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Federal Reserve Districts

Second District--New York

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The Second District's economy has grown at a somewhat faster pace since the last report, led by brisk holiday-season spending. Labor market conditions, as well as prices, have remained generally stable. Manufacturers report modestly improved general business conditions and steady employment since the last report, along with increased optimism about the near-term outlook. Retailers generally characterize holiday season spending as robust, particularly in the final days before Christmas and right after. Auto dealers report that sales have remained strong since the last report. Tourism activity has held steady at a high level. Conditions have generally remained stable in the housing market, though the rental market has continued to improve. Commercial real estate markets have been stable to moderately stronger in late 2011. Finally, bankers report increased loan demand, steady to somewhat tighter credit standards, and lower delinquency rates across the board.

Consumer Spending
Retailers generally characterize holiday-season spending as strong and most report that sales were on or above plan. A trade association survey of retailers across New York State points to robust spending, particularly in the final week before Christmas and on the day after; most contacts indicated that sales were at least as strong as in 2010, led by electronics--particularly video games and consoles. One large retail chain reports that November-December sales were above plan and up moderately from a year earlier, while another major chain indicates that sales were down from 2010 levels but still roughly on plan. Both contacts note that unseasonably mild weather hampered sales of outerwear and other seasonal apparel. However, two major malls in upstate New York say that mild weather--along with brisk demand from Canadian shoppers--contributed to strong sales in November and early December. A number of contacts also note exceptional strength in on-line sales, with some reporting year-over-year gains in excess of 40 percent. Retail prices are reported to be generally stable.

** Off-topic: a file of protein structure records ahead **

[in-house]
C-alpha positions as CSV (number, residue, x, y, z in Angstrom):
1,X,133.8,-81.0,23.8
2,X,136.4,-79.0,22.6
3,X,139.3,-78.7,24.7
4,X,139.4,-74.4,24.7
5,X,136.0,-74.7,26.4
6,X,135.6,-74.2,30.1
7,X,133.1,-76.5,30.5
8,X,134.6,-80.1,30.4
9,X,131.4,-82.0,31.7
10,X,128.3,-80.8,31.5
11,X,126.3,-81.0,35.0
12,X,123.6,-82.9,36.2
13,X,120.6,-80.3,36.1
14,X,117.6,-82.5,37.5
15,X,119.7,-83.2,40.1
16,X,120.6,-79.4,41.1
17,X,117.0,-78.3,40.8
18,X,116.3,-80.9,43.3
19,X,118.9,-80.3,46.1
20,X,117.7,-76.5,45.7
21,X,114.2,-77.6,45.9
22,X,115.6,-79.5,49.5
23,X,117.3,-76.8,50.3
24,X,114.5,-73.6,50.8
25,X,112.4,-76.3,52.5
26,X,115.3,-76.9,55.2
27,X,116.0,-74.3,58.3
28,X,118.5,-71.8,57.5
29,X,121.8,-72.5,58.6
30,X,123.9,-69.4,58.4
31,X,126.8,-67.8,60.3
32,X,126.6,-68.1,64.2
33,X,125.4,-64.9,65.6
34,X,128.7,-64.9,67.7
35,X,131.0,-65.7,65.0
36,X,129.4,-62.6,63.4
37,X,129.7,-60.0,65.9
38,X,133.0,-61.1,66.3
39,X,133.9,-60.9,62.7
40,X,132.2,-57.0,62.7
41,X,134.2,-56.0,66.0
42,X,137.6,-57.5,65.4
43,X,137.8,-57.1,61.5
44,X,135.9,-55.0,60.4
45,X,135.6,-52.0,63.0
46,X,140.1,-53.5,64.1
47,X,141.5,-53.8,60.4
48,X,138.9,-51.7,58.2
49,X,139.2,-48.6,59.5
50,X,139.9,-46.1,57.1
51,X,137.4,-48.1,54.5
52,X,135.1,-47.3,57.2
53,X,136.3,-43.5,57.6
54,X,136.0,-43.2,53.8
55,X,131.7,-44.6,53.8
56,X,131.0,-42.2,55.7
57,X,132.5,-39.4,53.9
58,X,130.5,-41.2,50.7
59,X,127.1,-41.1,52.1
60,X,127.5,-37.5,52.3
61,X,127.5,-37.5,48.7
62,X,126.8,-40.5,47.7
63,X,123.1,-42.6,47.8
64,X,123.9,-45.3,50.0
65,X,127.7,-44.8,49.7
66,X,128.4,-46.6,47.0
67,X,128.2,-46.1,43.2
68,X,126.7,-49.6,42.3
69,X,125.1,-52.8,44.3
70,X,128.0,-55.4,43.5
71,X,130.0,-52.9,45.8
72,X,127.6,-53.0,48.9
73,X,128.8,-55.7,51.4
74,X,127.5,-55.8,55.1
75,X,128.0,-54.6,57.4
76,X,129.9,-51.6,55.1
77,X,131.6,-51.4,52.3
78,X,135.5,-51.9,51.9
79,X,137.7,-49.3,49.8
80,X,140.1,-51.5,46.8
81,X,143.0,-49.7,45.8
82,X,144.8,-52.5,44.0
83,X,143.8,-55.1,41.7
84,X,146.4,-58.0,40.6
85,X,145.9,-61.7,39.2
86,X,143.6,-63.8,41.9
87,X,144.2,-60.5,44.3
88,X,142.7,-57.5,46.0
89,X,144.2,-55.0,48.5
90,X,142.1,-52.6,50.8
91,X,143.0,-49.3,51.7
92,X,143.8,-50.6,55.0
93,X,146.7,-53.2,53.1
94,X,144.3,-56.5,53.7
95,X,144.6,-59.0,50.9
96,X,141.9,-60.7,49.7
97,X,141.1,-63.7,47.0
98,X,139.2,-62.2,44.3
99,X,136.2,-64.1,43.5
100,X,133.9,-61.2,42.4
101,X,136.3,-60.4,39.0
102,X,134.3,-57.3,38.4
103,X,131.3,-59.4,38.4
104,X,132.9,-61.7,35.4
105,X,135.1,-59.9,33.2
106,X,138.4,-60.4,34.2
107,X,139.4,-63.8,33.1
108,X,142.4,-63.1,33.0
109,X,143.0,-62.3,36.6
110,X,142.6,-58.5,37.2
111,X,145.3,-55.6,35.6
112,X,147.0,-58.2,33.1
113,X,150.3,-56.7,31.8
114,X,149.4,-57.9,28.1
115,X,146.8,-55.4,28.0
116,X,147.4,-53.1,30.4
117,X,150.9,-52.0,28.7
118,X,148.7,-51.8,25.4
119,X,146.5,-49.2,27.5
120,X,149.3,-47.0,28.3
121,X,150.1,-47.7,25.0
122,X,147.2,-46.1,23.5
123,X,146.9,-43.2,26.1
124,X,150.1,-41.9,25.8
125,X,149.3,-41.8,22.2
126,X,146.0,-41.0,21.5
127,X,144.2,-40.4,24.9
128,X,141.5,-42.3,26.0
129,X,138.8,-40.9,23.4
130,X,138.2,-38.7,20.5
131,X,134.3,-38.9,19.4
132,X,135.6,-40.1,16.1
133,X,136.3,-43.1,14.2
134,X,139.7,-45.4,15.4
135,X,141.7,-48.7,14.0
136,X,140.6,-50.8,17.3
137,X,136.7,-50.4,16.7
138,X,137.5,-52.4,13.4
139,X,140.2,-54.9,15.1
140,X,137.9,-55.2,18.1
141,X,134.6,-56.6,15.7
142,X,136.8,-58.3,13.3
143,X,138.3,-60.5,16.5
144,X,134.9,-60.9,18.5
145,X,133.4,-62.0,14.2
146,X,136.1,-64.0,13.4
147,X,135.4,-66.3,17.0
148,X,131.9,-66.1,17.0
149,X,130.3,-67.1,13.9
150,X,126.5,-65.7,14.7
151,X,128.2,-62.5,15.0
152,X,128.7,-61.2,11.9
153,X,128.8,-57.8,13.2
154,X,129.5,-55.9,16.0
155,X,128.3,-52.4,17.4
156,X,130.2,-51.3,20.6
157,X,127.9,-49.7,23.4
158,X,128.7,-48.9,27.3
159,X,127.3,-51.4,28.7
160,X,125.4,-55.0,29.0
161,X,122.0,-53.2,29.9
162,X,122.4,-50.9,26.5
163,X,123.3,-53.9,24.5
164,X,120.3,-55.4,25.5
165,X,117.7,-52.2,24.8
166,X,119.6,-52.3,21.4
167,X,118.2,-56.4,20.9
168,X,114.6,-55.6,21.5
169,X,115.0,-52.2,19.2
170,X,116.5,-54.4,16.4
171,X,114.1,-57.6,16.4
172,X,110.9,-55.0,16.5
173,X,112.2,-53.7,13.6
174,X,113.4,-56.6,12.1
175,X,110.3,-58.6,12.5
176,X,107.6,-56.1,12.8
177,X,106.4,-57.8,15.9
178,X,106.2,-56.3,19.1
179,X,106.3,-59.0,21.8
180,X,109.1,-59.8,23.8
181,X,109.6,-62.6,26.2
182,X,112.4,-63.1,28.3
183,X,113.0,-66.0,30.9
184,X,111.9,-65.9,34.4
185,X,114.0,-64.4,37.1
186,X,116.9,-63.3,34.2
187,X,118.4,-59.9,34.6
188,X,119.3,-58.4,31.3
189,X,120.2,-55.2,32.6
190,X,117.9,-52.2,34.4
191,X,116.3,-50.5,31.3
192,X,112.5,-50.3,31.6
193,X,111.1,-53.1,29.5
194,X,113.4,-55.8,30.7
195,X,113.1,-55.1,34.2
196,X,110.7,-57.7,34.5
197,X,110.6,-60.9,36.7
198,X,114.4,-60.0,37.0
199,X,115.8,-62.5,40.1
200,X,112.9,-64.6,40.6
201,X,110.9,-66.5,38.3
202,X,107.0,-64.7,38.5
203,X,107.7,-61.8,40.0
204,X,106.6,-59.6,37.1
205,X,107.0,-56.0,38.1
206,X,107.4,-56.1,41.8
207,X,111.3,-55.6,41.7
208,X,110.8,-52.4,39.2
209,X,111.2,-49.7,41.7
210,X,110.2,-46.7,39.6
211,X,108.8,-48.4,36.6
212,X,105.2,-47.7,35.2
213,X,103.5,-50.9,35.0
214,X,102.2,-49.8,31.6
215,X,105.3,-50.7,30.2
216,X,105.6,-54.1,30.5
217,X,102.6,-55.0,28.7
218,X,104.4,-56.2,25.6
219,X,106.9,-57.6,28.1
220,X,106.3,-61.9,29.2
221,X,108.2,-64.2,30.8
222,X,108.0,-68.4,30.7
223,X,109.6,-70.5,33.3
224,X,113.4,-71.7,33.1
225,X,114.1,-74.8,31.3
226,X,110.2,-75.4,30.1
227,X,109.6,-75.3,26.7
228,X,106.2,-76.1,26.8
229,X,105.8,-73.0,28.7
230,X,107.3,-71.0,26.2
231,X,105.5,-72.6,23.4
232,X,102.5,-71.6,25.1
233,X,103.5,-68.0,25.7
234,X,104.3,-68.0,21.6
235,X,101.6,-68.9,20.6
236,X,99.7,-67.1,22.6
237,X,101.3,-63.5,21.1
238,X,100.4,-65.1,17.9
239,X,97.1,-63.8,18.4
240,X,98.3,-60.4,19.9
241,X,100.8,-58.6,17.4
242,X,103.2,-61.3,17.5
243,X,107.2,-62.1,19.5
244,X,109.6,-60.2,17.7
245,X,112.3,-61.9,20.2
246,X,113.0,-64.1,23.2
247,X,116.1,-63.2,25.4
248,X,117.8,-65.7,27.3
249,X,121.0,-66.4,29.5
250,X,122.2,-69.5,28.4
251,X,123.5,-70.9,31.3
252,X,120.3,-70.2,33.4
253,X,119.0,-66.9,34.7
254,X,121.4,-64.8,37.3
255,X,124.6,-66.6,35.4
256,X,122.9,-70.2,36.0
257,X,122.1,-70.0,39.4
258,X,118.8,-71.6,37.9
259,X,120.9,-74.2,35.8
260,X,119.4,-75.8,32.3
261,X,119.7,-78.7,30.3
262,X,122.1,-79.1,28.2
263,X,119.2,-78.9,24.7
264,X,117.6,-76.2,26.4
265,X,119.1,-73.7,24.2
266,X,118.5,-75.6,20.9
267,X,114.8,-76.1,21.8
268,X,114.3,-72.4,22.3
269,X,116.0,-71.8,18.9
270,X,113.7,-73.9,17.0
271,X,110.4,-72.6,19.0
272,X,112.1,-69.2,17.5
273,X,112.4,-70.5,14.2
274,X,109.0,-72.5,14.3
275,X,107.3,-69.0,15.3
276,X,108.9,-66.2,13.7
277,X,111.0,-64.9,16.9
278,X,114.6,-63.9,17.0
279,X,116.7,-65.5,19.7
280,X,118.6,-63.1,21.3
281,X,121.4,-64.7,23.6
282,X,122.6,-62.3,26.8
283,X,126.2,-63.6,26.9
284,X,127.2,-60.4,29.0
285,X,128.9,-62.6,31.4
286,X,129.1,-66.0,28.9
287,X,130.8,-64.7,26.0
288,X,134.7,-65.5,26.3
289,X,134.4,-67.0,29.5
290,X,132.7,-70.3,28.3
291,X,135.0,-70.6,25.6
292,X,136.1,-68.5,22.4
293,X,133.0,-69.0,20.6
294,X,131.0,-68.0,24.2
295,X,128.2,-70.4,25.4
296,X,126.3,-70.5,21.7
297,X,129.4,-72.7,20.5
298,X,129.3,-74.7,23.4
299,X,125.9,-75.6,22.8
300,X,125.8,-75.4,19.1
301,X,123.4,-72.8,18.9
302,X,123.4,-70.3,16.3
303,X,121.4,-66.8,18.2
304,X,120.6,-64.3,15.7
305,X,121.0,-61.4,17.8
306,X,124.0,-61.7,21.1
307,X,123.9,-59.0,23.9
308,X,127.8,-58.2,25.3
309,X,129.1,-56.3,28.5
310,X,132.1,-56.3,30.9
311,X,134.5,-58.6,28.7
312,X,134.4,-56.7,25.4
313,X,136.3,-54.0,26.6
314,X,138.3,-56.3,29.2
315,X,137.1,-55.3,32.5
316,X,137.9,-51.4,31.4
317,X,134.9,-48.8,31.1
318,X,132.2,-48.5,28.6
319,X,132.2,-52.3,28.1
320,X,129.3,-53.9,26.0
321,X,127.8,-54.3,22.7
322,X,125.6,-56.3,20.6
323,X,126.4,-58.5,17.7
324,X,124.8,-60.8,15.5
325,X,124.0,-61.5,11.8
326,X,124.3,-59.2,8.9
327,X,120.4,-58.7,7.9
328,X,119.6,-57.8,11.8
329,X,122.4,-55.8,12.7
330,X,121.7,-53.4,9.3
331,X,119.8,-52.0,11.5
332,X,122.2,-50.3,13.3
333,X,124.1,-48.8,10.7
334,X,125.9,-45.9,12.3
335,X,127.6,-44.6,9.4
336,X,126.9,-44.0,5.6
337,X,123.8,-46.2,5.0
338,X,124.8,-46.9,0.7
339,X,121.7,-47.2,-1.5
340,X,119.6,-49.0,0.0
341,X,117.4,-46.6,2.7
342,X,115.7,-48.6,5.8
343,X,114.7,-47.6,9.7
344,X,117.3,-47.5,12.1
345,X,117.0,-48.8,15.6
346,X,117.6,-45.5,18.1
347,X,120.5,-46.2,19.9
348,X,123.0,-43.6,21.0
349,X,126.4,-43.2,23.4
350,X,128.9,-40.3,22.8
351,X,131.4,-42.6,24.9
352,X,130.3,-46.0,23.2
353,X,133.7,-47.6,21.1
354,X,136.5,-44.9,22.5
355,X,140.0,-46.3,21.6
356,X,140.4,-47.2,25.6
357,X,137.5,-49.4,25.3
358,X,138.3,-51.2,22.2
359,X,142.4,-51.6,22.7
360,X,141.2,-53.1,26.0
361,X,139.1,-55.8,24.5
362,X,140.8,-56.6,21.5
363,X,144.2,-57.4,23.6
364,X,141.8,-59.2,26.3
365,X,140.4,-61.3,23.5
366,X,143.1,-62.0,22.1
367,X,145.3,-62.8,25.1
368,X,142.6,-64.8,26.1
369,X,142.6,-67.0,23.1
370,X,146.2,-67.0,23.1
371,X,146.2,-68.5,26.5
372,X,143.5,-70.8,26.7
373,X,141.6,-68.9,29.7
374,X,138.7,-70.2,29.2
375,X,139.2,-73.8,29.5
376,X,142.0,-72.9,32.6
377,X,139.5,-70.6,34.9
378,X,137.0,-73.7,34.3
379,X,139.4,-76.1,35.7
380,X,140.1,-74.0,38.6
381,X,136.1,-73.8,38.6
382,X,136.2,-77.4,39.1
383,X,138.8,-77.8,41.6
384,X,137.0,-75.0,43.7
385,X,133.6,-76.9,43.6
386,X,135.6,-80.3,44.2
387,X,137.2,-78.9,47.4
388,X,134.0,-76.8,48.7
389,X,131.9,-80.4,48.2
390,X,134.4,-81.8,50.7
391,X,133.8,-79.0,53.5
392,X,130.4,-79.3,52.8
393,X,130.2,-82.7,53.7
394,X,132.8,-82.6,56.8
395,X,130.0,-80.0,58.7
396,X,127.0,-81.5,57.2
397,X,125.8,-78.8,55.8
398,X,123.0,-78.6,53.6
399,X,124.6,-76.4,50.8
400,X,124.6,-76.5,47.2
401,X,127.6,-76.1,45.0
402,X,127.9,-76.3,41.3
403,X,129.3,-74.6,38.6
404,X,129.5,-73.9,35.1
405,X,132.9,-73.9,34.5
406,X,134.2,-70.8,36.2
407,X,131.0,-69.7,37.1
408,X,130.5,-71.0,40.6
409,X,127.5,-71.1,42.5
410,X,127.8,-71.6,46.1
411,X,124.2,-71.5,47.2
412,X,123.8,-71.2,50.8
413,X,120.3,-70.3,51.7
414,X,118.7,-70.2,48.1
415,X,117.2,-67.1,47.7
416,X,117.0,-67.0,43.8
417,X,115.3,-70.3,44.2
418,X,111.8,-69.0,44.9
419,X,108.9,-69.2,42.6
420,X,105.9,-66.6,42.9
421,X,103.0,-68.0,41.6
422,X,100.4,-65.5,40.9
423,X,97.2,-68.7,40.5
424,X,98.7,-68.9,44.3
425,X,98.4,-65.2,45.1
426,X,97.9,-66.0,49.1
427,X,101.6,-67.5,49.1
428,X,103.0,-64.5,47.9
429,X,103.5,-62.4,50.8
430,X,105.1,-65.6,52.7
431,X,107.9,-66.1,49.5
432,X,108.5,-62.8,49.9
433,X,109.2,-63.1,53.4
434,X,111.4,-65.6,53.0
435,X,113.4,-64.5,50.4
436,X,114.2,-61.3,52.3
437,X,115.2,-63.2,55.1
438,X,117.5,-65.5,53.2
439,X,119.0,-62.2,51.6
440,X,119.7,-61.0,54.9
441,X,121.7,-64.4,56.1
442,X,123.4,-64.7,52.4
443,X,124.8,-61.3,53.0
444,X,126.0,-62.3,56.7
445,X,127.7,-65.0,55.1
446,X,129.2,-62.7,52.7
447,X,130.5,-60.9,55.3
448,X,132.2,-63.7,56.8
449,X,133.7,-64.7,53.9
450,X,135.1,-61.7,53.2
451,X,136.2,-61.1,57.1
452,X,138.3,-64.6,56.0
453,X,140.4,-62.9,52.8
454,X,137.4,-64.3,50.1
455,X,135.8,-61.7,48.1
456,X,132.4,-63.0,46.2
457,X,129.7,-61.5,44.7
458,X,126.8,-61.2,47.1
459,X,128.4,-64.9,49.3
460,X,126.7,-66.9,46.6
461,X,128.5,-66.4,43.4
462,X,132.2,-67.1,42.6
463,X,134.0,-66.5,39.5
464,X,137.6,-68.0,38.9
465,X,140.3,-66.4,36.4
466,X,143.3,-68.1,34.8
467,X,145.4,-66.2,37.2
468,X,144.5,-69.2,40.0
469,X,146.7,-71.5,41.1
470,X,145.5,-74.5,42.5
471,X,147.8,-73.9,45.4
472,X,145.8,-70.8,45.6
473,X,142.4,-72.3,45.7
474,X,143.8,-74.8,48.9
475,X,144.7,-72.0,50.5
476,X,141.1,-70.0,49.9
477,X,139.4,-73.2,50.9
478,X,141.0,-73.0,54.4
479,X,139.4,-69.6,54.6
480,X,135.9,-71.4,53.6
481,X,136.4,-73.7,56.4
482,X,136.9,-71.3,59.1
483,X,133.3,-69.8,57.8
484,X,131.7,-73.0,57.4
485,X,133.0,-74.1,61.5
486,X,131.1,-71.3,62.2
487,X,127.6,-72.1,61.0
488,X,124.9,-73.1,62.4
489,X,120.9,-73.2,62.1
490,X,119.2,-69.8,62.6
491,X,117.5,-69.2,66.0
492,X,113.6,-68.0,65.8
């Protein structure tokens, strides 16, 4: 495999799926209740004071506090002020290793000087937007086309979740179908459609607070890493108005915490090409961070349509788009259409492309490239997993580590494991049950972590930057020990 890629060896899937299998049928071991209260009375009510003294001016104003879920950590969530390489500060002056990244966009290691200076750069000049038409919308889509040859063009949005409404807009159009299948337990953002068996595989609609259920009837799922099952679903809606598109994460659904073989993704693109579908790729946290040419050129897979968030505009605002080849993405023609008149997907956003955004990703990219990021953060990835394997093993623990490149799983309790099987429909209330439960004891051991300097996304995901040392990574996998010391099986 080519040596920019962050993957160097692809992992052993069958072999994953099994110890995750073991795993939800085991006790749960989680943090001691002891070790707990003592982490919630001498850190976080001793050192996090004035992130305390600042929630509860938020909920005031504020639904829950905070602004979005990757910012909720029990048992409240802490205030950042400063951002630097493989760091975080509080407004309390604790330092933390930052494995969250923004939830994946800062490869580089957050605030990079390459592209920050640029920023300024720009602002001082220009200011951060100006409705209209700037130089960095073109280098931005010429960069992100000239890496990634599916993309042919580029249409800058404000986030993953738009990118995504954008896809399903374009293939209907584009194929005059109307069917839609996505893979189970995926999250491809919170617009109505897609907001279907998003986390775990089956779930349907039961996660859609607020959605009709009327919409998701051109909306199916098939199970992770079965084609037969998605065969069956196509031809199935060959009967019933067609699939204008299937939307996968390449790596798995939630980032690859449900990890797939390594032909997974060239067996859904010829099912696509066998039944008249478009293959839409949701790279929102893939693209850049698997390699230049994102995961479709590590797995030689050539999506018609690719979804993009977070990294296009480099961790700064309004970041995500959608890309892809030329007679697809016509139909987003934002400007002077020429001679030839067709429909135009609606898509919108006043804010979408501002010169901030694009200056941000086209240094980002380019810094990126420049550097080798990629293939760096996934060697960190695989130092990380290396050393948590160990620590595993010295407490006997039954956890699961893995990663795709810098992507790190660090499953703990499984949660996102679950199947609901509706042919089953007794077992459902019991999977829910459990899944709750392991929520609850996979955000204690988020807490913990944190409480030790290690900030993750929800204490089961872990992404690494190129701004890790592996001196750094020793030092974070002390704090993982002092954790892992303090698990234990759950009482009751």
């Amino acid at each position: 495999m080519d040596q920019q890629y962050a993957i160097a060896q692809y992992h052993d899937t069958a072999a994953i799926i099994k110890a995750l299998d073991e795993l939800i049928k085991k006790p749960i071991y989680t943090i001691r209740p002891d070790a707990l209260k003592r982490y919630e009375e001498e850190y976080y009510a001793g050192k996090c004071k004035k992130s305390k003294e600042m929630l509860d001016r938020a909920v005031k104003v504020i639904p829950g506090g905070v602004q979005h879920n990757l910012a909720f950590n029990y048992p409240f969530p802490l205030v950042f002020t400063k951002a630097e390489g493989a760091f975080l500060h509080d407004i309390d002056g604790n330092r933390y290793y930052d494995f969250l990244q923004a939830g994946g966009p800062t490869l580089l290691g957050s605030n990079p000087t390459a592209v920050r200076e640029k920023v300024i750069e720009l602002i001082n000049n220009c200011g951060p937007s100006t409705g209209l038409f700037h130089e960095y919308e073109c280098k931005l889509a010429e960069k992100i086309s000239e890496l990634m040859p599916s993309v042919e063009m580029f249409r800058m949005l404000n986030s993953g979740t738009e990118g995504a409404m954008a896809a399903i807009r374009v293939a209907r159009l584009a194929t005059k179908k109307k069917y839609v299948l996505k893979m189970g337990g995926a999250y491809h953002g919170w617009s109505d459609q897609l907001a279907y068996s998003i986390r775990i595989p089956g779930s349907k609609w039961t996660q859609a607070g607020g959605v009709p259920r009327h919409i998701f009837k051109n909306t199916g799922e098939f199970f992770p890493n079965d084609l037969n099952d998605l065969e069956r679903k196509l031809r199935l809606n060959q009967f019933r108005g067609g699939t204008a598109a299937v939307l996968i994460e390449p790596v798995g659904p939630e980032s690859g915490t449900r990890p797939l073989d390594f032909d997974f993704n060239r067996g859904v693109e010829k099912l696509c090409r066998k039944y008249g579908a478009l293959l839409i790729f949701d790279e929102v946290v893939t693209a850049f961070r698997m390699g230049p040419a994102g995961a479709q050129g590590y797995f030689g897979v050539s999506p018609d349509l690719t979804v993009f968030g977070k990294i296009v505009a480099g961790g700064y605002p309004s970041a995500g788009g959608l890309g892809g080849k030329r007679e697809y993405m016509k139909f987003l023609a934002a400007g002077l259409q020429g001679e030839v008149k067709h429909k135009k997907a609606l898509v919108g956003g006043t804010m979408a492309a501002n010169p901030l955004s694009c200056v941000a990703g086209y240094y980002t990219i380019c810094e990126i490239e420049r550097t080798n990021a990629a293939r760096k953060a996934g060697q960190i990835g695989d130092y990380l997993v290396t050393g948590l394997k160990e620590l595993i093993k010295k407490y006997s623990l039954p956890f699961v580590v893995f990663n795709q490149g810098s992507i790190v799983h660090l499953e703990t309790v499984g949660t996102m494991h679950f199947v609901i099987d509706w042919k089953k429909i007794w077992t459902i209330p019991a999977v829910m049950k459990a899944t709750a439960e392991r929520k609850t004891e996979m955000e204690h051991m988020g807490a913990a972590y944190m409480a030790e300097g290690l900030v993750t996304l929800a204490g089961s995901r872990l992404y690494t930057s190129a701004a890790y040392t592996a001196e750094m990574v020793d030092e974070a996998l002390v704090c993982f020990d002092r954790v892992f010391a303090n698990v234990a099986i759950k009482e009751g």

Auto dealers in upstate New York report that sales activity continued to be robust in November and early December, running well ahead of comparable 2010 levels--particularly for used vehicles. Inventories have risen along with sales but remain tight for some of the more popular models. Wholesale and retail credit conditions remain favorable.

Consumer confidence has rebounded from its October lows. The Conference Board's survey of residents of the Middle Atlantic states (NY, NJ, PA) shows consumer confidence rising sharply in both November and December, back up to the levels seen last spring. Results from Siena College's November survey of New York State residents (latest available) shows consumer confidence rebounding moderately. Tourism activity has held generally steady at a strong level since the last report. New York City hotels report that occupancy rates continued to run at just over 85 percent in November and the first few weeks of December--up moderately from a year earlier. Room rates were up 2-3 percent from a year earlier, and total revenues per room were up about 6 percent, though total revenues in the local hospitality industry are up considerably more due to an increased number of hotel rooms. On a more negative note, though, Broadway theaters report that attendance continued to run roughly 5 percent below year-ago levels in December, while revenues fell below comparable 2010 levels for the first time since the August hurricane.